How to Inspect the Drivetrain in a Toyota Corolla
The Toyota Corolla 5-year/ 60,000 mile drivetrain warranty may or may not be in force to cover your 2004 Corolla, which was recalled for loose lug nuts on the wheels of some vehicles. The wheels should always be included in your annual drivetrain inspection that also includes the engine and the transmission. This is a simple inspection that doesn't require too much time to complete.
- Moderately Easy
- Old rags
Look at all the components of the car's drivetrain. Lift the Toyota Corolla on a hoist and look for any signs of breakage or wear on the axles that connect the driveshaft to the wheels. Look for seepage of fluids from the joints. At the outer end of the driveshaft, check the support brackets for the drivetrain, making sure they're tight.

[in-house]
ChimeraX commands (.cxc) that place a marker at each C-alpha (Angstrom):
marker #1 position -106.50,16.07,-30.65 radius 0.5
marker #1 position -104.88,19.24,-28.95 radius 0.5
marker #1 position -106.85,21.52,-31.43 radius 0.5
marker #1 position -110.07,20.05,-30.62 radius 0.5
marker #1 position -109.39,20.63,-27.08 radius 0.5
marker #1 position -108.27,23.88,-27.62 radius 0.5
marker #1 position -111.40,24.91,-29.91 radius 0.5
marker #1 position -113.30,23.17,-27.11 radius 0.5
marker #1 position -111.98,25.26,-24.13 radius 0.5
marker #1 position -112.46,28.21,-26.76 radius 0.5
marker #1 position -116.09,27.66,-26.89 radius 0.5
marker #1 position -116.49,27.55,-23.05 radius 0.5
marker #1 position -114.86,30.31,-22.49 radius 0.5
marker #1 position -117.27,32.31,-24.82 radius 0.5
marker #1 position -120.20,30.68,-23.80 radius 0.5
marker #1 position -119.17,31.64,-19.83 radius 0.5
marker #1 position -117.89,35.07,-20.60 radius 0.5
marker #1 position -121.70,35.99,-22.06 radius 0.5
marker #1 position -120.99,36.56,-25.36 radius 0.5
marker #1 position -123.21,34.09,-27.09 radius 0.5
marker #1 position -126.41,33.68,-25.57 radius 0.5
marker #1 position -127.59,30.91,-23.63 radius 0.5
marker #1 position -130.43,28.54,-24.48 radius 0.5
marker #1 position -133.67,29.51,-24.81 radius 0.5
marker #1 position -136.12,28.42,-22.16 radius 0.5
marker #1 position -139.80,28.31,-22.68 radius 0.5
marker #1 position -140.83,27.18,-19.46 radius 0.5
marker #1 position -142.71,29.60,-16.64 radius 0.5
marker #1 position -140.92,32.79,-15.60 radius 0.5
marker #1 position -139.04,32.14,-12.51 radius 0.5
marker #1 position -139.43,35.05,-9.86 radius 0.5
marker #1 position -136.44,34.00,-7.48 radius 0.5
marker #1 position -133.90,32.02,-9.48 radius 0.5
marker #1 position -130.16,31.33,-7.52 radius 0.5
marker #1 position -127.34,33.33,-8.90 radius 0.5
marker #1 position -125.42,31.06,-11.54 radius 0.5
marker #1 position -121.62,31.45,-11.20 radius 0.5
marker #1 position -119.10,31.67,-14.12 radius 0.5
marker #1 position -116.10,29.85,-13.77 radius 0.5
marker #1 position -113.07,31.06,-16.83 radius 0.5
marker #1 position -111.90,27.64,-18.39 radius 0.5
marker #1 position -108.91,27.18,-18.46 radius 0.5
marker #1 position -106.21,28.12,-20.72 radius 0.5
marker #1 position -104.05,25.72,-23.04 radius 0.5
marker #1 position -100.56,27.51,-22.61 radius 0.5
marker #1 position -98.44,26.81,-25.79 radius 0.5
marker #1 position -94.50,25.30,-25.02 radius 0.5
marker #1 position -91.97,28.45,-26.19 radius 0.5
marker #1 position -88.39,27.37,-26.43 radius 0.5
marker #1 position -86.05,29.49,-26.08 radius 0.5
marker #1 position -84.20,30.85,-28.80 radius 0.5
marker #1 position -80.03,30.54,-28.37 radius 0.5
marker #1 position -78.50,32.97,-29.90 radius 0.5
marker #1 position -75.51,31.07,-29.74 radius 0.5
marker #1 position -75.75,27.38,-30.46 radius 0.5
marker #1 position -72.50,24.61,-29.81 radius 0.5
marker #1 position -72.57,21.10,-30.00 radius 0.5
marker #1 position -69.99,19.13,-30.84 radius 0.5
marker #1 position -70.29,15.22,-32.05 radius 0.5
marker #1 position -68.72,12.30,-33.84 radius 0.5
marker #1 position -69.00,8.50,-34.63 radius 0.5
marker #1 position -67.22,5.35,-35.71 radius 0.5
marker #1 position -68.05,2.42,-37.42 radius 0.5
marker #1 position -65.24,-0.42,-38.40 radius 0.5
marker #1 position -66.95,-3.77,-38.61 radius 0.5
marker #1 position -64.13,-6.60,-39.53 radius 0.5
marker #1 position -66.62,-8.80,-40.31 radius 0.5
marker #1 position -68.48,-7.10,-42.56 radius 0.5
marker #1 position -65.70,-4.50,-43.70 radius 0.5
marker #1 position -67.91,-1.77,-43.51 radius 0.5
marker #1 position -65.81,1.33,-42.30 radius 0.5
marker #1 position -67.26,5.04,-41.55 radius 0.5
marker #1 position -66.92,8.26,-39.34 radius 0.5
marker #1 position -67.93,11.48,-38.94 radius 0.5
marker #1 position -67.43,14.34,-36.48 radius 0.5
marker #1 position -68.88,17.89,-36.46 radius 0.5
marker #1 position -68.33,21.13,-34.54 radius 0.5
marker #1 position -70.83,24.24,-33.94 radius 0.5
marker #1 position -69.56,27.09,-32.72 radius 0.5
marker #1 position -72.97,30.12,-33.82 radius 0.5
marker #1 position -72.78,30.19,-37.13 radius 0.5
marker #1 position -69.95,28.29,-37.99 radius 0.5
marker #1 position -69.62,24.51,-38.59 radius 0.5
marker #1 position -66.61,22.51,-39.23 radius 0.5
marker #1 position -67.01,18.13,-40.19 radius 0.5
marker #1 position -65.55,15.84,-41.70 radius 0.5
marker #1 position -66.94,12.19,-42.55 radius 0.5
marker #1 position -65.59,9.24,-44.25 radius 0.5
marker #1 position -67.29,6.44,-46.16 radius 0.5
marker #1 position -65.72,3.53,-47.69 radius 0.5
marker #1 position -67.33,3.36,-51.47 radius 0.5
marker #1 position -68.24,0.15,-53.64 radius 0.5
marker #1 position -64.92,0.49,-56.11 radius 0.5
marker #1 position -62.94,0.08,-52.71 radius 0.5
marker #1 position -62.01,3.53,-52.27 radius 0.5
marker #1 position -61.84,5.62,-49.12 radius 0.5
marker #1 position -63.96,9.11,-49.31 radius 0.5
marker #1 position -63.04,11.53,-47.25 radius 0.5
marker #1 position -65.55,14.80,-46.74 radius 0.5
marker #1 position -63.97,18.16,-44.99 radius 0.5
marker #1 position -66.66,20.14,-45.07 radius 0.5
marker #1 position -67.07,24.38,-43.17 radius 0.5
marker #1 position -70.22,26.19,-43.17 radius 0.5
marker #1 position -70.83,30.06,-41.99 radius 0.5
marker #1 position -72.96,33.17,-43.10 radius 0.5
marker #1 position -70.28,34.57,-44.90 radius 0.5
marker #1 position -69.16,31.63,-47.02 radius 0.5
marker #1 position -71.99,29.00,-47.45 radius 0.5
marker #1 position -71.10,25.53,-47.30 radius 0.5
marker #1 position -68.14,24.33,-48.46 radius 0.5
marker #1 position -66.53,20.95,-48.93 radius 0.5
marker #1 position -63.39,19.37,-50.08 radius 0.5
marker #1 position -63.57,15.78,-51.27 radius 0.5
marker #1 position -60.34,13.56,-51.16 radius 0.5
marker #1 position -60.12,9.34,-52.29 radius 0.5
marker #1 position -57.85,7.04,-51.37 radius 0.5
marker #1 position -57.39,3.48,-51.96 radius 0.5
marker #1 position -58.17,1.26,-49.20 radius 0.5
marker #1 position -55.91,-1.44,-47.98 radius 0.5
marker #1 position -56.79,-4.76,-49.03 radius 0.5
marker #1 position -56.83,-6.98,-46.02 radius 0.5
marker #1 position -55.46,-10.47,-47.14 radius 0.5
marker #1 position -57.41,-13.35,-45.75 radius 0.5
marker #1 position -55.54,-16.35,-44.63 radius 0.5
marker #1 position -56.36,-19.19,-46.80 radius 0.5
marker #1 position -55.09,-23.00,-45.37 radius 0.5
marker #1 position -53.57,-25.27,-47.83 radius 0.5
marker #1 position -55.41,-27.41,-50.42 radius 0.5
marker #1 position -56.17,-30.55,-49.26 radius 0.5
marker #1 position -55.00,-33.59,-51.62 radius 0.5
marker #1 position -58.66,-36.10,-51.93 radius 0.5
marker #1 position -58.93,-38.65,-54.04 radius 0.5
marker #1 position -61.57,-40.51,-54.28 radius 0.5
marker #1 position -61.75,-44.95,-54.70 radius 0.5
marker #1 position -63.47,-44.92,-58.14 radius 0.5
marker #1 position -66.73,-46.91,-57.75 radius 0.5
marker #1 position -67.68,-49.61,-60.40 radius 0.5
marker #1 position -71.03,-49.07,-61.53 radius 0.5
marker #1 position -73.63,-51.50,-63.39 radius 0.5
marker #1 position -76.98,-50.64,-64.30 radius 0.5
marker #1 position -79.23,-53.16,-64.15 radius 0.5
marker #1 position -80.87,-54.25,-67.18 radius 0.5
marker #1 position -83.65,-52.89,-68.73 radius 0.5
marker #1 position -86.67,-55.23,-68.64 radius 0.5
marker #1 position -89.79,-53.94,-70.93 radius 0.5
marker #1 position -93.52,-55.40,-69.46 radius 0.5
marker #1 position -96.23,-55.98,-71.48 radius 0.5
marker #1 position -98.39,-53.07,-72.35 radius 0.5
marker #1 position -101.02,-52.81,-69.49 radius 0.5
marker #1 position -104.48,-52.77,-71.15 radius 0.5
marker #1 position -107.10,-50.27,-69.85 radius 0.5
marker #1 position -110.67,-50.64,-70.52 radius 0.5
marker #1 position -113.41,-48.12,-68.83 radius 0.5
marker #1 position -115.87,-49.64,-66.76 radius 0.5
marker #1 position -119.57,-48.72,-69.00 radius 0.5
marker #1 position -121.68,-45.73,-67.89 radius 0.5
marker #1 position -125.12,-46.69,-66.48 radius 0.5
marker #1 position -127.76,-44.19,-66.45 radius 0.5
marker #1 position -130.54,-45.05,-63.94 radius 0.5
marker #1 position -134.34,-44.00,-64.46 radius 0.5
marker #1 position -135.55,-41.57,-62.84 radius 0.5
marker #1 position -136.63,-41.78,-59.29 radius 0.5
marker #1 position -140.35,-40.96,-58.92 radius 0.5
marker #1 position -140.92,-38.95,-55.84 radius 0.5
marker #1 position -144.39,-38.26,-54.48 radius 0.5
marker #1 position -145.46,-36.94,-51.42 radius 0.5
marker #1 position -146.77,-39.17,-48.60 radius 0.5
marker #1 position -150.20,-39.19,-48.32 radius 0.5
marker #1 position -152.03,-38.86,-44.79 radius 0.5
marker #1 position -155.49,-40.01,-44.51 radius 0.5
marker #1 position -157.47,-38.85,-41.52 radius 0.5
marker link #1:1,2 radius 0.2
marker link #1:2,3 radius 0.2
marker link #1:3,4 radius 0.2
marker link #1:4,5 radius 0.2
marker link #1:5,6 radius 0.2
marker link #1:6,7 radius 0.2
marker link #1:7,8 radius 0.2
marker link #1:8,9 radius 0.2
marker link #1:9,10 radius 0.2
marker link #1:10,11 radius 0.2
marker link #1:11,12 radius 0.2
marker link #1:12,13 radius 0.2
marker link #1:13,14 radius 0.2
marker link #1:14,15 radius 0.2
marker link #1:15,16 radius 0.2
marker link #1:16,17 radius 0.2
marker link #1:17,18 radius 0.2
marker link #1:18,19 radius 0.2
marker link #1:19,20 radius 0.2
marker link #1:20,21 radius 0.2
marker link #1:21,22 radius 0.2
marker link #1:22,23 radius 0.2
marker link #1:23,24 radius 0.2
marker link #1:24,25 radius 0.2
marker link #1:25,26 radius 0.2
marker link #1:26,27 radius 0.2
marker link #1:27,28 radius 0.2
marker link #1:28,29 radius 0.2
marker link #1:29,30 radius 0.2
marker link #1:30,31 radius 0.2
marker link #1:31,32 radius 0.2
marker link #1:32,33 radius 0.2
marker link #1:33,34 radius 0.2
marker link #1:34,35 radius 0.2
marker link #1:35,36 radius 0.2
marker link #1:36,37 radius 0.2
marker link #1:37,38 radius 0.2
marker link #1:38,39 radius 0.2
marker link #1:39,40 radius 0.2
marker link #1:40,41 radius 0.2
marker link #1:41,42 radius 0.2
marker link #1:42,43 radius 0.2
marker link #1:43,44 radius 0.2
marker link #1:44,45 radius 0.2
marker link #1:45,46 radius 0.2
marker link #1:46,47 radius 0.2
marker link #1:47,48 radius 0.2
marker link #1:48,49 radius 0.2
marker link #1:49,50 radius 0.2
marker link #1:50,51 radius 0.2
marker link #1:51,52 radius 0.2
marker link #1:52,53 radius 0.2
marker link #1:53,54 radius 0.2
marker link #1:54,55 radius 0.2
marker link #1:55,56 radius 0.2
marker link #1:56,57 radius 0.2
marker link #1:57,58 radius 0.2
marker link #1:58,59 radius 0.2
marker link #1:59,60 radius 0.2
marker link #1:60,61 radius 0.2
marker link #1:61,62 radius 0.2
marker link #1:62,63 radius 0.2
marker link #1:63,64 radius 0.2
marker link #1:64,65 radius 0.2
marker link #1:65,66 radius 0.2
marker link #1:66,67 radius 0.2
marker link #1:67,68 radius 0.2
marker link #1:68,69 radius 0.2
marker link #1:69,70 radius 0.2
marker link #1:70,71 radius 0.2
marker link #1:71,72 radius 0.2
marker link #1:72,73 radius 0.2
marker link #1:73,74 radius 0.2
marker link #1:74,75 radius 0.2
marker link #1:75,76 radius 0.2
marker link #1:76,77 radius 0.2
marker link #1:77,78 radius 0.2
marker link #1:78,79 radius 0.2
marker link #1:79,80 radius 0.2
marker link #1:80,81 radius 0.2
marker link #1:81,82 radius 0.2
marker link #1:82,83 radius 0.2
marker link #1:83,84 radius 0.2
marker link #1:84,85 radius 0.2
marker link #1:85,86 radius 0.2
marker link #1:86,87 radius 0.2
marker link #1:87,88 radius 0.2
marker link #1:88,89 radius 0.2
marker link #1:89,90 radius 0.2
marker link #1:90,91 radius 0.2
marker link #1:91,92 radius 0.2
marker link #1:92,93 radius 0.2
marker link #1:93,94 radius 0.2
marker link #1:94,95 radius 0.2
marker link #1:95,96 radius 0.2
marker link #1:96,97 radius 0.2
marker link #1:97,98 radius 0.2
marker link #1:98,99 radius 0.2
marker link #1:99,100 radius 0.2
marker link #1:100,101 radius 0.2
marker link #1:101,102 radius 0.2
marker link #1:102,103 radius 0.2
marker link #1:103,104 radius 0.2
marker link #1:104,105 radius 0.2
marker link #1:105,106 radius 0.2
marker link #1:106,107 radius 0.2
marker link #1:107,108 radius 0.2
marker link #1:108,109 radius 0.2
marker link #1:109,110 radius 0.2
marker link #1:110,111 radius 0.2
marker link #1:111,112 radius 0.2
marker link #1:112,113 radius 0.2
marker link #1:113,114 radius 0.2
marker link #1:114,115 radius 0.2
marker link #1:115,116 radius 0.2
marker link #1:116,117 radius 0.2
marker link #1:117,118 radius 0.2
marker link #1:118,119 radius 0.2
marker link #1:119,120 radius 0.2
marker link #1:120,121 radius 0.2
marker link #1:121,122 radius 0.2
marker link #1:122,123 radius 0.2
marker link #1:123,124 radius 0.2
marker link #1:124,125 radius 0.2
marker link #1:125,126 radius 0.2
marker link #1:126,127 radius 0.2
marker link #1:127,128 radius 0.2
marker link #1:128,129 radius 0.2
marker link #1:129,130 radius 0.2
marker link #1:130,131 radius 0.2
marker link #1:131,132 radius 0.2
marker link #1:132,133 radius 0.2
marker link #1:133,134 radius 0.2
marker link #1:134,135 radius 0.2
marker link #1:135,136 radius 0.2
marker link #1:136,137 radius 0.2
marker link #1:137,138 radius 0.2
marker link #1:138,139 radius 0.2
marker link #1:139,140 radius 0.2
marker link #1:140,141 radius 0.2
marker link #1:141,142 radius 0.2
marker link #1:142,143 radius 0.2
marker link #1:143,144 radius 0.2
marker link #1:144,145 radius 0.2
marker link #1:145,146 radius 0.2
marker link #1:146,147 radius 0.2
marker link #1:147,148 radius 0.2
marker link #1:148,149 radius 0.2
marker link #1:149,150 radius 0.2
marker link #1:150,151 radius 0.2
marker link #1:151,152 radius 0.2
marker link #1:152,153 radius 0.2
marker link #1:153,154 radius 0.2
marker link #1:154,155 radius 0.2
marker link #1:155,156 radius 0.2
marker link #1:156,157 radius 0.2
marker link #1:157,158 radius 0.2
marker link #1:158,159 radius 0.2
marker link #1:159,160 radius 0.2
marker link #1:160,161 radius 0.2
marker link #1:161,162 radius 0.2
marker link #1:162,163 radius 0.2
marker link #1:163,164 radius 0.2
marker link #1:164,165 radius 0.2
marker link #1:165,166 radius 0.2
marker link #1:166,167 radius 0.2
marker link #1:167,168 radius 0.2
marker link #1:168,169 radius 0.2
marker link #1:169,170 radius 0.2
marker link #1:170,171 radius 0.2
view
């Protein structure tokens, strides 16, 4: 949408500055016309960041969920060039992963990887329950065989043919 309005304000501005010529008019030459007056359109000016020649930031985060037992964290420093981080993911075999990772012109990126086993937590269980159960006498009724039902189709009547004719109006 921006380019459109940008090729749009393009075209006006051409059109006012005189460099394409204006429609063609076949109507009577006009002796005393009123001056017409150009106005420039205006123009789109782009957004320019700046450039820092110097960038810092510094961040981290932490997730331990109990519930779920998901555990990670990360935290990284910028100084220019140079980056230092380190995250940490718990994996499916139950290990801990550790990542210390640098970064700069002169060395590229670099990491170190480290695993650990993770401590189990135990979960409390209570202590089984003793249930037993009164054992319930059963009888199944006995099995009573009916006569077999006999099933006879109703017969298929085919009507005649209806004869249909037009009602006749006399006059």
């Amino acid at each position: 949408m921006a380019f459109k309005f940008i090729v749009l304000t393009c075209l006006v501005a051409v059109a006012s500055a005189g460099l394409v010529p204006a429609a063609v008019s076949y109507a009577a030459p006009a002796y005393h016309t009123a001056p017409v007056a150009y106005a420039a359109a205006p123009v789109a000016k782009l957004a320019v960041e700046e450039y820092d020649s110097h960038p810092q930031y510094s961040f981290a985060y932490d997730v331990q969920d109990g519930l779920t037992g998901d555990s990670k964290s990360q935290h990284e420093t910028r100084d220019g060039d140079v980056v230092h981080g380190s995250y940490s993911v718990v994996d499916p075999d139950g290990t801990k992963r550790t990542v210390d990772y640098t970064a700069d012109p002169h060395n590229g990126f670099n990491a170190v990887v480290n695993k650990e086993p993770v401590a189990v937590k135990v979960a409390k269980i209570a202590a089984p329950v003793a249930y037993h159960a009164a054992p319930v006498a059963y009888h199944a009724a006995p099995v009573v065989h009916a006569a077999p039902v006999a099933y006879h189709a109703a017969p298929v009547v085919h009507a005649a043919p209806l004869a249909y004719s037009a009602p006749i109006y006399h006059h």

Take your Toyota Corolla for a drive and listen closely for any odd noises, such as a clicking or clunking when you're cruising at a low speed, a clicking noise when you turn or clunks when you round a corner. Any of these noises could indicate trouble with the drivetrain.
Open the hood to check the oil and transmission fluid levels. The dipsticks on a Corolla are on the passenger side of the engine block. Wipe the dipsticks with an old rag and reinsert them into their respective holes. Gauge the level of fluid in the container and add more if it falls below the full mark.
Inspect the oil when you change your oil every 6,000 miles as recommended by Toyota. The four and six-cylinder Corollas have a tendency to create sludge in the oil. Replace your standard oil with synthtic oil to alleviate any sludge problems.
Check all the hoses and clamps attached to the engine and coming from the oil and air filters, because it could create bigger problems if they're allowed to break.